A longer, healthier version of the good life

Andrew Sissons
9 min readJul 21, 2022

Part 4 of: What would make life better?

A girl lies in a hospital bed, smiling, while a man in a dark suit, a woman in a dark gown with a white head dress and another woman in a light coat and head dress stand by her bed as if talking to her.
Nye Bevan, Labour health minister and architect of the NHS, visits Park Hospital, Davyhulme, on the first day of the NHS in July 1948

In 1865, life expectancy in Britain was about 40 years. Today, it is more than 80. If you doubt that growth has made our lives better, that fact is worth dwelling on. Since 1865, we have got around 7 times richer, and our life expectancy has doubled. The story of economic growth is intertwined with the story of modern healthcare; as we have got richer, our lives have got longer and healthier. My aim in this series is to link economic growth to making life better, and the links don’t come much stronger than that.

But the long, steady rise in life expectancy seems to have slowed down recently. In the UK and in the USA, life expectancy has begun to plateau at around age 80 over the last decade. This slowdown gets starker if we take a more rounded look at our health. In the UK, healthy life expectancy — the number of years we can expect to live in good health — is around 63 and has also been flatlining over the last decade.

Is it a coincidence that the slowdown in UK life expectancy has happened alongside the slowdown in economic growth since 2008? I’m not sure — health and economics are both complex topics, and there are surely many factors behind each slowdown. But what I can say more confidently is that if you want to make life better, if you want the economy to grow, improving people’s health is a very good way to do it. If the average person in the UK can only expect to live in good health for 63 years, there is clearly ample scope for improvement. After all, what more do we want, what else would we pay for, than longer, healthier lives?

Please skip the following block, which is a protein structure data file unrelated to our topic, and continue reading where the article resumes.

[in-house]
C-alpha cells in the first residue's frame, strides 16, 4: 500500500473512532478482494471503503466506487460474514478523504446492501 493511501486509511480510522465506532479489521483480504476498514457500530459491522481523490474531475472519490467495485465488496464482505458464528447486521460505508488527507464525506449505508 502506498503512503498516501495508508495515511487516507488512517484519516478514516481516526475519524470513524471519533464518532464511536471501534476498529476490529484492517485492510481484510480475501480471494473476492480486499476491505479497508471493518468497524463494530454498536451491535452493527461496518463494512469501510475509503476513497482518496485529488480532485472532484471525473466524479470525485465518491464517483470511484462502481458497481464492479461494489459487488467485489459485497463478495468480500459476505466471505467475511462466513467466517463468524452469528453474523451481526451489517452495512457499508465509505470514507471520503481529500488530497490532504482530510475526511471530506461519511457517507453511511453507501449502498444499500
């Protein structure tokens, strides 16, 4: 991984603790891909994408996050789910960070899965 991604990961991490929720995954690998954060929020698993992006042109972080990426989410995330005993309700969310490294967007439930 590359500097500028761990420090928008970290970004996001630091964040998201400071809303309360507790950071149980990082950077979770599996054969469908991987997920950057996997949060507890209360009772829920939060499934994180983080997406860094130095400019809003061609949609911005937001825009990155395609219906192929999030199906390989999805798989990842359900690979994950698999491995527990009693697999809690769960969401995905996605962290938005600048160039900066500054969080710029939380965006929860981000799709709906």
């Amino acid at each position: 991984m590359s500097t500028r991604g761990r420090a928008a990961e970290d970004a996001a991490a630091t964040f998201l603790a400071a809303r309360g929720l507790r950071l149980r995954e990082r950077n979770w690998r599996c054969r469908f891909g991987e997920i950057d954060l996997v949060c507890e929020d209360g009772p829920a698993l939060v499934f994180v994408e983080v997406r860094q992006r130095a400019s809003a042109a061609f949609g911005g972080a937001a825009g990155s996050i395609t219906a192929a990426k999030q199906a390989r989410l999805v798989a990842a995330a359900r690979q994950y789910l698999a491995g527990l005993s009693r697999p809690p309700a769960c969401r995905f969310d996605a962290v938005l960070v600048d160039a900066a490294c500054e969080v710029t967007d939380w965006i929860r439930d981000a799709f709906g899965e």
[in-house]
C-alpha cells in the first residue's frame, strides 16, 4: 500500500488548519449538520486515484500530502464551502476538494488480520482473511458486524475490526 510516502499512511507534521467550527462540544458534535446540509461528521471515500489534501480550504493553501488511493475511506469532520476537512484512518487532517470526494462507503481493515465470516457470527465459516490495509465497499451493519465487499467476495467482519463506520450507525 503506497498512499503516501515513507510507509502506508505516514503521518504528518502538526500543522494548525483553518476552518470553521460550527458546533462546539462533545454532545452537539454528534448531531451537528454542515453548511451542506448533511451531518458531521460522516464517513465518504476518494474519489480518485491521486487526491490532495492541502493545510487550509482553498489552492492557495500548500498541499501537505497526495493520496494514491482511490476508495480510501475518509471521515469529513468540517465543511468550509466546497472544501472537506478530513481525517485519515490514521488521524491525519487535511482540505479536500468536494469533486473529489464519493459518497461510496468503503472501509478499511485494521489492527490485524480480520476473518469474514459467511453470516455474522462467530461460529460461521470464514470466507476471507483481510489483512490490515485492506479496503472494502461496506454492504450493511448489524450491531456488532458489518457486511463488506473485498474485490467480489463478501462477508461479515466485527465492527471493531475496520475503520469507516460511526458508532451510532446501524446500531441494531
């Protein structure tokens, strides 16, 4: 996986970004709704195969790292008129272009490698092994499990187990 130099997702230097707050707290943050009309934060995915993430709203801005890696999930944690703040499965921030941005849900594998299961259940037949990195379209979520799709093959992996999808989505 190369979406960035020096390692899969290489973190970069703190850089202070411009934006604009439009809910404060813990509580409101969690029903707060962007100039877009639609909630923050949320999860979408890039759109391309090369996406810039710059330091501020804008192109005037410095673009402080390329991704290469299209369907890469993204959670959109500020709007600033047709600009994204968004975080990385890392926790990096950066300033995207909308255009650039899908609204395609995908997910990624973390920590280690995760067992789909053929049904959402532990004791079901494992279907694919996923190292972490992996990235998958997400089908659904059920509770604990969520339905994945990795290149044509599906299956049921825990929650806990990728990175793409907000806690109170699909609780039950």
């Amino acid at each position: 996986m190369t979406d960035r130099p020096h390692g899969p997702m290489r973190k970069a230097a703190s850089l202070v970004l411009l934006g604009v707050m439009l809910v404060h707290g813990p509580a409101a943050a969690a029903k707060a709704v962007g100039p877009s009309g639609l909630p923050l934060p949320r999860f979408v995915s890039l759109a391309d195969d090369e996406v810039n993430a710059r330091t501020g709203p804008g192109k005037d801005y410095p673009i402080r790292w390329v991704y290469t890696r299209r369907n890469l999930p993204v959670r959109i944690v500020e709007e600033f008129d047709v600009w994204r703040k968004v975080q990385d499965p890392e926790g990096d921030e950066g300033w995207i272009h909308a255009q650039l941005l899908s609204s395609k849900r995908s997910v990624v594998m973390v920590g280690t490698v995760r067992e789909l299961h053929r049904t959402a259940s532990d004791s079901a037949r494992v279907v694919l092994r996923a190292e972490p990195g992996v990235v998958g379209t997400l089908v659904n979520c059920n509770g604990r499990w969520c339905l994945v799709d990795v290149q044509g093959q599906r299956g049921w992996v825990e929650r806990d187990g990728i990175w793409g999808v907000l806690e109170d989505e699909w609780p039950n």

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The increase in life expectancy over the last 150 years or so has been remarkable. Before the 1870s, life expectancy in the UK had always been around or below 40 years. It increased gradually at the end of the Victorian period, to around 47 years in 1901. By 1948, the year the NHS was born, life expectancy had increased to 68 years. That’s a 21-year improvement in 47 years, a remarkable shift. With the NHS in place, life expectancy continued to grow steadily, albeit more slowly, to reach a little over 80 today.

What prompted these changes? There are many, many factors and breakthroughs, far too many to list here. Most of them are rooted scientific progress — new discoveries, greater understanding of diseases, better treatments — but also rely on economic development and social and policy changes to make them possible.

While there were some earlier breakthroughs — such as Jenner’s smallpox vaccine in the late 18th century — it wasn’t until the mid-19th century that the development of modern medicine began to gather pace. Scientists like Louis Pasteur discovered that many illnesses were caused by microbes, which enabled medics to prevent the spread of disease and reduce infant mortality. John Snow’s identification of the source of cholera and Joseph Bazalgette’s groundbreaking London sewer network laid a template for sanitation and public health improvements in cities. Figures like Florence Nightingale and Mary Seacole helped to lay the foundations of modern hospitals, in which nursing and caring play such a central role.